We’ve had another year with a summer of superheroes. The 2022 summer movie season has ended early but has added considerably to the superhero craze of the past decade. Marvel gave us the rock and roll of Thor: Love and Thunder, and DC gave us an animated adventure in DC League of Super-Pets. Now it’s time for Paramount+ to dip their toe into the superhero pool.
Secret Headquarters is a fun, serviceable superhero film that’s tame enough to entertain audiences young and old. It follows a kid named Charlie Kincaid (Walker Scobell) who discovers a secret headquarters under his home with his friends and begins to suspect that his dad, Jack (Owen Wilson), is a superhero. The movie is held back by its conventional and, at times, mediocre writing choices but has enough gas in the tank to satisfy its demographic. Unfortunately, the opening act is where the film houses many of its issues, as it’s where the movie falls into several clichés. To start, Charlie goes viral on TikTok for something humiliating, a character setup we’ve already seen in the maligned Diary of a Wimpy Kid: The Long Haul. Every movie with a group of young characters needs one superficial, phone-obsessed influencer girl, and this movie is no exception.
The film’s logline builds mystery surrounding whether Jack is a superhero named The Guard. The setup for Jack is classic 90s movie territory, with an absent father always caught up with work who doesn’t get to spend quality time with his child. It’s typical writing, but the movie never brings the concept to its full potential. That central question of whether Jack is a superhero or not is answered in the film’s opening scene. It would have been much more compelling if the movie began with a normal-appearing family that has an absent father, ensuring that the audience spent a reasonable amount of time wondering if Jack is a real superhero or if Charlie is trying to excuse his father’s behavior with the idea of a superhero.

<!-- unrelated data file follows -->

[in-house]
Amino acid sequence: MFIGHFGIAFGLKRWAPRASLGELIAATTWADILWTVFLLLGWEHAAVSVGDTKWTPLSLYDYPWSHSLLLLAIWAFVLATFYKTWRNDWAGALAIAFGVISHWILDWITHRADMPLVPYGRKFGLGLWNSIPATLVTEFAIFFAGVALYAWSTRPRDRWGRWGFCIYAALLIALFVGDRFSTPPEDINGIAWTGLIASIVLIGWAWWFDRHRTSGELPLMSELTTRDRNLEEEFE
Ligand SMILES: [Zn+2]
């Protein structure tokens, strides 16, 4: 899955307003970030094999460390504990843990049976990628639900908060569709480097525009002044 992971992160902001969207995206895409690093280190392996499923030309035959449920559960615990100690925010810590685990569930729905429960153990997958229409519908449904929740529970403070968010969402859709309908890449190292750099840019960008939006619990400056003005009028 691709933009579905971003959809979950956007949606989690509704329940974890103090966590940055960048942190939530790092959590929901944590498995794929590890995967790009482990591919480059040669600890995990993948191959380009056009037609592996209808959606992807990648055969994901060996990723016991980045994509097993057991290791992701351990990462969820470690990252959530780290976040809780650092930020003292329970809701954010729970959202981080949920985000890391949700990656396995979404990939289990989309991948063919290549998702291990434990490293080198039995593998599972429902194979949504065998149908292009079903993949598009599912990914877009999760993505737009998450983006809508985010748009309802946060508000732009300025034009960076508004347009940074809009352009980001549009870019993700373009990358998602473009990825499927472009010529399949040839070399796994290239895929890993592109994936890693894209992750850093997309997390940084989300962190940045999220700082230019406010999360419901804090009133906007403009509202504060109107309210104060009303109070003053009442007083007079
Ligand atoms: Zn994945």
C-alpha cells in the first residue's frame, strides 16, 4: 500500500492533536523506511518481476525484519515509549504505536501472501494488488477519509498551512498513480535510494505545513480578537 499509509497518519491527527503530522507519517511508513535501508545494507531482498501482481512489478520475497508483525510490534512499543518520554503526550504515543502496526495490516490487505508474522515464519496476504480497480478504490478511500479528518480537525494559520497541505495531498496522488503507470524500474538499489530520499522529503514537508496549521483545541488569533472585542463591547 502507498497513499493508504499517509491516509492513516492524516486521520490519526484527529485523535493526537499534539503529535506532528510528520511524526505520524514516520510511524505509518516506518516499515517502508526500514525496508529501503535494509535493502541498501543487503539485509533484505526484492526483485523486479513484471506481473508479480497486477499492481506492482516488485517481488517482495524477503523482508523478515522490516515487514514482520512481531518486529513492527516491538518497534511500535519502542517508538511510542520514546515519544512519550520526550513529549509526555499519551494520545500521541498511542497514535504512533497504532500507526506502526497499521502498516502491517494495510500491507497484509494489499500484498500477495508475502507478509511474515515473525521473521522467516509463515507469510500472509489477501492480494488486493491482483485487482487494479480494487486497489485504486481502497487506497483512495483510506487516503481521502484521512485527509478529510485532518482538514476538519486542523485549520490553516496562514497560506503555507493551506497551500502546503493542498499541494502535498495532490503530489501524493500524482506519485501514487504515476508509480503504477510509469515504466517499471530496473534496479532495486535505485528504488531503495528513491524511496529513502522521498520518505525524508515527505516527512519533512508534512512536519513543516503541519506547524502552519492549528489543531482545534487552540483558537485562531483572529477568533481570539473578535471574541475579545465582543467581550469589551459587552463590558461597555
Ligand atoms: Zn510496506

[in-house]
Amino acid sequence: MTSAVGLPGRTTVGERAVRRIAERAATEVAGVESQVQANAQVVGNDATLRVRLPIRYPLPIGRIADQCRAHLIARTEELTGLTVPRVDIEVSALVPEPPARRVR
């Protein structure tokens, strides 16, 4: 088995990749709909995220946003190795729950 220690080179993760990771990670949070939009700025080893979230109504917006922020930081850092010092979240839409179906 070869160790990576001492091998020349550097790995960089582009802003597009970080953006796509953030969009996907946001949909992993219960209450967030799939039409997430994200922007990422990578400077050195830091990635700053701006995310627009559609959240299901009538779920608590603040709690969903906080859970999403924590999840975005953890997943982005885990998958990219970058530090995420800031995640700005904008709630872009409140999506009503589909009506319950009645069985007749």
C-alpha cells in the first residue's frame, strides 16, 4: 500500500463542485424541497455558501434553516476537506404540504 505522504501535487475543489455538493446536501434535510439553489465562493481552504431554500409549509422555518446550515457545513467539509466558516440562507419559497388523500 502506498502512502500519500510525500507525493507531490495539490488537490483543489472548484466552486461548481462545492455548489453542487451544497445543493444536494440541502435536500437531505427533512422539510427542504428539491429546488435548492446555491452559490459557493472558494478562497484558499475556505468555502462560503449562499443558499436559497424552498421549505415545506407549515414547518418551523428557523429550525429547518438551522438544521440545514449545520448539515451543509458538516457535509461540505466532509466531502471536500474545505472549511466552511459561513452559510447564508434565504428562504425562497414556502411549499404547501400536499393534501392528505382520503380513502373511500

However, when the children discover the secret headquarters with advanced technology, Secret Headquarters becomes more entertaining. The production design for the headquarters is immaculate, with a young, cinematic feel that aims to deliver the childlike wonder of the 80s. The characters are all likable and funny, and the movie gets a lot of mileage out of giving them advanced technology and letting them do what kids do, such as cheating on tests and trying to drive. Everyone has a fun, charming personality, delivering something unique.
Scobell proved his talent earlier this year with his performance in The Adam Project. He does it again here, proving himself to be a charismatic rising young star. Keith L. Williams brings a lot of the high-pitched screams and hilarious energy from Good Boys into this much more family-friendly film, and it works. Momona Tamada and Abby James Witherspoon are both excellent in their roles, and Wilson brings a lot of his screen presence to the film despite not having much screen time until the final act. Michael Peña is also superb in his antagonistic role.
The best compliment I can give Secret Headquarters is that, despite the PG rating, the filmmakers never feel like they’re talking down to their audience. Co-writers and directors Henry Joost and Ariel Schulman have worked in the superhero genre before, specifically with the 2020 Netflix film Project Power. Unfortunately, they bring a few of the issues from that film into this one — primarily the occasionally generic narrative and the character arcs that don’t always feel earned. Still, this movie ultimately works better due to its general feel-good nature, maturity, and sense of fun.
As ComingSoon’s review policy explains, a score of 6 equates to “Decent.” It fails to reach its full potential and is a run-of-the-mill experience.
Disclosure: The critic received a press screener for ComingSoon’s Secret Headquarters review.